Camp LeJeune Wrongful Death Lawsuits
Time is running out for too many people with cancer and other life-threatening health issues. So much so that attorneys are filing wrongful death lawsuits against the Department of the Navy (DON). One veteran with Parkinson’s disease told CNN that more than a decade had passed between his diagnosis and realizing it is connected with Lejeune—after he received in the mail a health questionnaire from the Marine Corps. CNN also reported that one law firm estimates 20 percent of their cases are now wrongful death lawsuits, including some claims that began as wrongful death suits.
According to CNN, many plaintiffs have passed away from Camp LeJeune’s contaminated water diseases while waiting for the cases to be heard. Cpl. Daniel Thomas Clark, age 63, died from kidney and lung cancer. Civilian Shelby Jean Sholar Hunter succumbed to breast cancer. One day later, 78-year-old Cpl. Alfred Eugene Benson died from bladder cancer and kidney failure. Mike Partain, a male breast cancer survivor who was born at Camp Lejeune, told CBS News that he knows over 130 men “that have the single commonality of exposure to the contaminated drinking water at Camp Lejeune and male breast cancer…so many men came forward they made a calendar to help raise awareness, but not everyone is alive today.”
CBS News was at the forefront of raising awareness. Its Emmy-nominated investigative series "Decades of Exposure" interviewed in 2022 a Marine who was based at LeJeune: his child allegedly died from poisoned water. CBS also visited the graves of babies at LeJeune.
Deny, Deny, Deny…
In mid- May, a bipartisan group of lawmakers from the U.S. House and Senate sent a letter to the Navy Judge Advocate General (JAG) and Department of Justice (DOJ) demanding an update on settlements and asking why claims are taking so long to resolve. After all, the government has already admitted fault to veterans and civilians diagnosed with serious health issues, including Parkinson’s disease and cancer. “Further delay is unacceptable, and it is critically important that JAG and DOJ move quickly to adjudicate or settle these cases in a transparent, efficient manner. Anything less is an injustice,” according to the report.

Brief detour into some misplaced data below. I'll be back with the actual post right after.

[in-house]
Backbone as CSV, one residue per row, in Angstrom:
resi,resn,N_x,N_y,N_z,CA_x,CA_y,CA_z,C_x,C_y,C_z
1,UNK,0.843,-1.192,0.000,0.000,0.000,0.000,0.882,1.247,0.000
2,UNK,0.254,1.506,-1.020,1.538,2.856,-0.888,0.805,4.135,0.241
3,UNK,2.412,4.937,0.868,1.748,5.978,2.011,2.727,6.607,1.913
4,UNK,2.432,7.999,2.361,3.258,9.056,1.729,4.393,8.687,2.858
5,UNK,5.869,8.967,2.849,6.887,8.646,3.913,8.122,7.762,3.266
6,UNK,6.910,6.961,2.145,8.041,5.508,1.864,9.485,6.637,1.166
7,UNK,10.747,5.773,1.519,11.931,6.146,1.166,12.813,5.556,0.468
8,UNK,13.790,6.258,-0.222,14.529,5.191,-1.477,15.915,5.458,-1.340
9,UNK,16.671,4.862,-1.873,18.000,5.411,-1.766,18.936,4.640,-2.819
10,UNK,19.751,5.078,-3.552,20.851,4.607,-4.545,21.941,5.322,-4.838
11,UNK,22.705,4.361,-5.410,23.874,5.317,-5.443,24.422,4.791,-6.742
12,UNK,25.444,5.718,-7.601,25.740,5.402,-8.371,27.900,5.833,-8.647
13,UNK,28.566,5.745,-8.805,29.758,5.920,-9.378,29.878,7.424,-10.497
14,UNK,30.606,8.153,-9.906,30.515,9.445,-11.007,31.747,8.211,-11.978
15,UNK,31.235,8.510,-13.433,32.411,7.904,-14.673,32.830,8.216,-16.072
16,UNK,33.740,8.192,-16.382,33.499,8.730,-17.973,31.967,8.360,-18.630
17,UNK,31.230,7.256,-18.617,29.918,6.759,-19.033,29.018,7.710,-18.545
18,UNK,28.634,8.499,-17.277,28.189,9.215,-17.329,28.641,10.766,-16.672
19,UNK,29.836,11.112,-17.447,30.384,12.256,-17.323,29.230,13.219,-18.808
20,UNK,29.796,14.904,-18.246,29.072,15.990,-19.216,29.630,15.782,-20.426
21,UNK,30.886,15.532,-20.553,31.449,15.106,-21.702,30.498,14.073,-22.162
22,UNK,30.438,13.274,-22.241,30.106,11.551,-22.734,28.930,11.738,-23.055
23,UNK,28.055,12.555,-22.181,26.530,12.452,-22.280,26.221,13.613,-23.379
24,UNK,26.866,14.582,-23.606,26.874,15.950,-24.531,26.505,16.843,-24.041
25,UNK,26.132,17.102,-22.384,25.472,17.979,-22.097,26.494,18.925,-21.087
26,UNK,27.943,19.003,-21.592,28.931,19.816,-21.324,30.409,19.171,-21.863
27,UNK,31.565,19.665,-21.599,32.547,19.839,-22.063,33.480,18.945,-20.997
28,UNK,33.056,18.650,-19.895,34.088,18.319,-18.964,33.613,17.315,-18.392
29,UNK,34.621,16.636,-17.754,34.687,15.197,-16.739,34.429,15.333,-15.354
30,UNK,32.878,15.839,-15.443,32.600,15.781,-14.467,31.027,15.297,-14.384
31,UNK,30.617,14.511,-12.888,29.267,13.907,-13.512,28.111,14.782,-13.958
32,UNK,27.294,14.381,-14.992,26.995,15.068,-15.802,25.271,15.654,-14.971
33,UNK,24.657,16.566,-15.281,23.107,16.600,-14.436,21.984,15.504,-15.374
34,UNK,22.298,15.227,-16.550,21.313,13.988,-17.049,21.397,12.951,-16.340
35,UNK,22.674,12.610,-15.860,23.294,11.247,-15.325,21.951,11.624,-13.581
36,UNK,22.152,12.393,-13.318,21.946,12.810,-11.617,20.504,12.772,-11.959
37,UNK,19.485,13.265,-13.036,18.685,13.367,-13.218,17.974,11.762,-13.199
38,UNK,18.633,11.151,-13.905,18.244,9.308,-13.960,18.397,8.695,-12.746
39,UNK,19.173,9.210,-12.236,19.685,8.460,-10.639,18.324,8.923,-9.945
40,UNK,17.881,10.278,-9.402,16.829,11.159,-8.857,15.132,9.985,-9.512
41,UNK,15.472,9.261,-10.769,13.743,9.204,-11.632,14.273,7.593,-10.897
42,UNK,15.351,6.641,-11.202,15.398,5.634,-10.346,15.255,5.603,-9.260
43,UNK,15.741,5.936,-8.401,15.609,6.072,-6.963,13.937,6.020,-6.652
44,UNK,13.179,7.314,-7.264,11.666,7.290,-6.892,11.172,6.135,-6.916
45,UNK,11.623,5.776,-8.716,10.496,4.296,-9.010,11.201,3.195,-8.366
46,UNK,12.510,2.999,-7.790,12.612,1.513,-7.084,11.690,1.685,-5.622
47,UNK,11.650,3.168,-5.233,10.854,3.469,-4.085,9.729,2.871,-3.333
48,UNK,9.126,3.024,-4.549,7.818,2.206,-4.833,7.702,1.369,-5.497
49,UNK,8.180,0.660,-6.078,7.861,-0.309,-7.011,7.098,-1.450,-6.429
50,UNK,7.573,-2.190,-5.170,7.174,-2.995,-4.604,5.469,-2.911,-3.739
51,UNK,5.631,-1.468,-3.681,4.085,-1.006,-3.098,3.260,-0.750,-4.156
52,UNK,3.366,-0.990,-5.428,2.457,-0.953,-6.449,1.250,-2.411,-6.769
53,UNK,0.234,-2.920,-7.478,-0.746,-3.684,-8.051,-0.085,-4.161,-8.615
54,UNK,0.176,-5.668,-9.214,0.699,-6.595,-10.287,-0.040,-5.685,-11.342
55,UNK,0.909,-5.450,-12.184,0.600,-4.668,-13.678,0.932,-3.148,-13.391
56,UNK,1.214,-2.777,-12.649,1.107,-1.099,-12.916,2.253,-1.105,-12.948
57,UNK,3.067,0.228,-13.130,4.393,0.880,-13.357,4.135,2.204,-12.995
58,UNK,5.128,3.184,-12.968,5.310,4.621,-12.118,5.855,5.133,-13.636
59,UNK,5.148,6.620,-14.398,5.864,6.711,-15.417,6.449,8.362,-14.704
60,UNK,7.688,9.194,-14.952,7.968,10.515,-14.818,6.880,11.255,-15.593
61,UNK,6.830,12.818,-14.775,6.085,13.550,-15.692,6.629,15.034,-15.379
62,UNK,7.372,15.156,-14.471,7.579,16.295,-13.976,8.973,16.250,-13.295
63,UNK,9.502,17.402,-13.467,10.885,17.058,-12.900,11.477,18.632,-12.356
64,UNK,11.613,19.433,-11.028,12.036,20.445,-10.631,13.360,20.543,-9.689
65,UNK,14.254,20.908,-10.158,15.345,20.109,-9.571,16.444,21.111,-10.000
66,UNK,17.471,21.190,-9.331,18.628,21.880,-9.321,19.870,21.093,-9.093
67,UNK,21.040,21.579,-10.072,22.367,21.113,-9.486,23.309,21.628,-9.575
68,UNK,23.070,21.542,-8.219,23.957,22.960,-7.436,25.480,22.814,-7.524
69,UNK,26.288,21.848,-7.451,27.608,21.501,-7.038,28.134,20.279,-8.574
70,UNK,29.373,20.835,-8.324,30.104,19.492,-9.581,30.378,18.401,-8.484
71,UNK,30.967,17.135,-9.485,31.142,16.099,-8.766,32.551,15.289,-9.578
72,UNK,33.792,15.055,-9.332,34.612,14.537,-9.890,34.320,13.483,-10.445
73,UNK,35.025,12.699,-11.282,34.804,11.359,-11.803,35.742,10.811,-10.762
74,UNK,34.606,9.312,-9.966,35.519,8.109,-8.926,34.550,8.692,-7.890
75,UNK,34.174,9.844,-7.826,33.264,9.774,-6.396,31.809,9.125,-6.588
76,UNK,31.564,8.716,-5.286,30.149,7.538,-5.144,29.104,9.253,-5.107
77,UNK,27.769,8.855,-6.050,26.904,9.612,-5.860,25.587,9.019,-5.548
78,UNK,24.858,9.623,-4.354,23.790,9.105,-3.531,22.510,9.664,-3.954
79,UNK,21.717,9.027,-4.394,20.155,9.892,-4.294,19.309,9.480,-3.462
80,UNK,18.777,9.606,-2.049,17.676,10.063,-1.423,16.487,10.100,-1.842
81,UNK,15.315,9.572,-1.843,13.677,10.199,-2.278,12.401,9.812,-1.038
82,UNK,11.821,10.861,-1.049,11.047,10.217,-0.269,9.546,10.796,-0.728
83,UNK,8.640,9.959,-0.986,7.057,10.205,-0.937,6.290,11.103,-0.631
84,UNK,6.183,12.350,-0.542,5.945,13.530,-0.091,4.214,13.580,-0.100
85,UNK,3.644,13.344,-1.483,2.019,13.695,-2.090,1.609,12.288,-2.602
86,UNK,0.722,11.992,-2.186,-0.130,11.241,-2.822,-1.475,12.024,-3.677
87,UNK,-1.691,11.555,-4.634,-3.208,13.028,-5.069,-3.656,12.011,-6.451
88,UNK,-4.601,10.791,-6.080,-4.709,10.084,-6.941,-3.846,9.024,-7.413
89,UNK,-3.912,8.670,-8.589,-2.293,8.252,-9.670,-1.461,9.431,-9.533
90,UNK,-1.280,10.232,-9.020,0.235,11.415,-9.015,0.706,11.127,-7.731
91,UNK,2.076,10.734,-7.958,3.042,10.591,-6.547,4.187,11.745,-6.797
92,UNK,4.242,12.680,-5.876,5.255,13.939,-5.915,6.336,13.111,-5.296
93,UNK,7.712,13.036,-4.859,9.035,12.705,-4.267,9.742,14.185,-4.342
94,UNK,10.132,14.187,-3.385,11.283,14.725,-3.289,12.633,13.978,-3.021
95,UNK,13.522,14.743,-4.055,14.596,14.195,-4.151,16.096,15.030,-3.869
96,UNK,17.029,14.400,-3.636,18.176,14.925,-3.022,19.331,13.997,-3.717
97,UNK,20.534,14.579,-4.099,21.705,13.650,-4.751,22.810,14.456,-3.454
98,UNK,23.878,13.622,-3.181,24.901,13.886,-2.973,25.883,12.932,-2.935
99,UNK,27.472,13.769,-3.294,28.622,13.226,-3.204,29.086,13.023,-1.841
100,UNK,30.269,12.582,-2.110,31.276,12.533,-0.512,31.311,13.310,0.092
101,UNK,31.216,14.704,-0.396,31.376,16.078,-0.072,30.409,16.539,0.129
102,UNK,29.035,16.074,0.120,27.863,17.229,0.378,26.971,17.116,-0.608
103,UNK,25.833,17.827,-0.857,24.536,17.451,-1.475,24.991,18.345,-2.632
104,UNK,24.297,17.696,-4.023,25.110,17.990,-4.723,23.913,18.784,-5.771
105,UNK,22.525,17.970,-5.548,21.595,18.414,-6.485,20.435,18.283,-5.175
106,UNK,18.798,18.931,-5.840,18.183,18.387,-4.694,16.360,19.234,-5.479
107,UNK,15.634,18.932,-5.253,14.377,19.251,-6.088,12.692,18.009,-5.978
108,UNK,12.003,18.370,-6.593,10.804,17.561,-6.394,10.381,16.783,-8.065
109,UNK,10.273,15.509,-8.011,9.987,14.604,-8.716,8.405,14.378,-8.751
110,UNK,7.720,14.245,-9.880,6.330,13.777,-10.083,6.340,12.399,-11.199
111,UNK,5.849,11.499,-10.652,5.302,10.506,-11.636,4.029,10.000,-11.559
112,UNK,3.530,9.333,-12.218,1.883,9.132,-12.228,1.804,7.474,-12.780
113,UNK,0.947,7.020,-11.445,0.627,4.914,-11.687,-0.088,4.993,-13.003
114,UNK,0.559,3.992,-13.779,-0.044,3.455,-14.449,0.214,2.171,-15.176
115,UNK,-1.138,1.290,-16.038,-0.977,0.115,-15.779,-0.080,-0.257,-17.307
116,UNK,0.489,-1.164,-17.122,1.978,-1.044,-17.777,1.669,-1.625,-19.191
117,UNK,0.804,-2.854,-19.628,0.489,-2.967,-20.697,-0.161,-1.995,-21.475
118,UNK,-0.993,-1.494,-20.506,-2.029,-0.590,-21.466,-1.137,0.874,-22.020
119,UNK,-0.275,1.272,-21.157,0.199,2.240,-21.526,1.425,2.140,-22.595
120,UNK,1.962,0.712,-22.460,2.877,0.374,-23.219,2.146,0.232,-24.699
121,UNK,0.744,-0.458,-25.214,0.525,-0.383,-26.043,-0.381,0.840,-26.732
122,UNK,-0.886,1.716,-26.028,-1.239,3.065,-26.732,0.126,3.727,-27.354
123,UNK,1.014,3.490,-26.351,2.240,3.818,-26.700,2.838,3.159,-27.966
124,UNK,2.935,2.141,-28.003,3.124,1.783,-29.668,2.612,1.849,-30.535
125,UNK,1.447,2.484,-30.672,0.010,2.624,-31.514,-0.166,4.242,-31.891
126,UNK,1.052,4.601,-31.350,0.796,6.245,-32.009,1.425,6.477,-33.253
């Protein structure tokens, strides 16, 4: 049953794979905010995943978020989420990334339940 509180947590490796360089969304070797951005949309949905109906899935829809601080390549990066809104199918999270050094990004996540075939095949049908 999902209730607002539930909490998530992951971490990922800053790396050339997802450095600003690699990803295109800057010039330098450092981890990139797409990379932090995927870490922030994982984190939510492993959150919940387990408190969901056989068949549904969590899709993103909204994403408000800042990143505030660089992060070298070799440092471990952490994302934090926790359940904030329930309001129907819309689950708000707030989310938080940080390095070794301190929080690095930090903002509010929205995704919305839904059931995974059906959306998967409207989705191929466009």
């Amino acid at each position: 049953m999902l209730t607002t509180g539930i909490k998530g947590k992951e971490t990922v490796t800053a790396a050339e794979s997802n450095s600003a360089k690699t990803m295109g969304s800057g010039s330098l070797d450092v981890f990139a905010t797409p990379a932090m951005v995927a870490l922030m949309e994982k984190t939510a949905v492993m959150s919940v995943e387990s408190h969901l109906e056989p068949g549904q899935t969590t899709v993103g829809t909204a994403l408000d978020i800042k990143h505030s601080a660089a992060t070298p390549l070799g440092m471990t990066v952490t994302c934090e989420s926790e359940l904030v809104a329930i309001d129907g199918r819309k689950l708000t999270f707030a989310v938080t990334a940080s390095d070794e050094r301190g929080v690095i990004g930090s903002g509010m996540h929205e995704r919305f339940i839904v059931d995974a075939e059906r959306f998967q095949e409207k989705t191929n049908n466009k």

Mike Partain told CBS News that, with no settlement from the Navy in sight, he and about 1,100 other potential victims have sued the U.S. government in North Carolina. In response, Justice Department lawyers said, "To the extent that the evidence shows that Plaintiff voluntarily assumed the risks of the occasion, any recovery is barred by Plaintiff's assumption of risk." Environmental advocate Erin Brockovich, who has been working with the Camp Lejeune families since 2007, calls their response a delay tactic.
"Very classic behavior that I've seen in the law in every single environmental case, uh, deny, deny, deny, deny," Brockovich told CBS.
LeJeune Litigation Update
Navy Public Affairs Officer Lt. Cmdr. Joseph Keiley said in an email on August 13 to CNN that the DON “ remains committed to addressing the claims of our Service Members, civilian employees, their families, and others who may have been harmed by exposure to contaminated water at Marine Corps Base Camp Lejeune,” but not one case has gone to trial.
CBS News contacted the DOJ and Navy last month. A Justice Department spokesperson declined it offer of an on-camera interview but provided the following statement: "Alongside our partners at the Department of Navy, we are working to develop a framework that will allow for early resolution of Camp Lejeune Justice Act claims. This framework will offer claimants a voluntary option to resolve their claims efficiently if they choose to take advantage of it. The framework will provide an alternative to the normal administrative claims process or litigation so that those impacted can quickly receive relief."
READ MORE CAMP LEJEUNE CONTAMINATED WATER LEGAL NEWS
Despite the Camp Lejeune Justice Act being passed and despite the Navy admitting guild, the law does not include any automatic right to settlement benefits for veterans and their family members. According to Veterans Affairs, each claimant is still required to file a lawsuit and establish that they were exposed to Camp Lejeune water for at least 30 days between August 1953 and December 31, 1987. It is also necessary that they present expert testimony or support to establish that there is a causal relationship between the Camp Lejeune water and injury, or that such a relationship is at least as likely as not.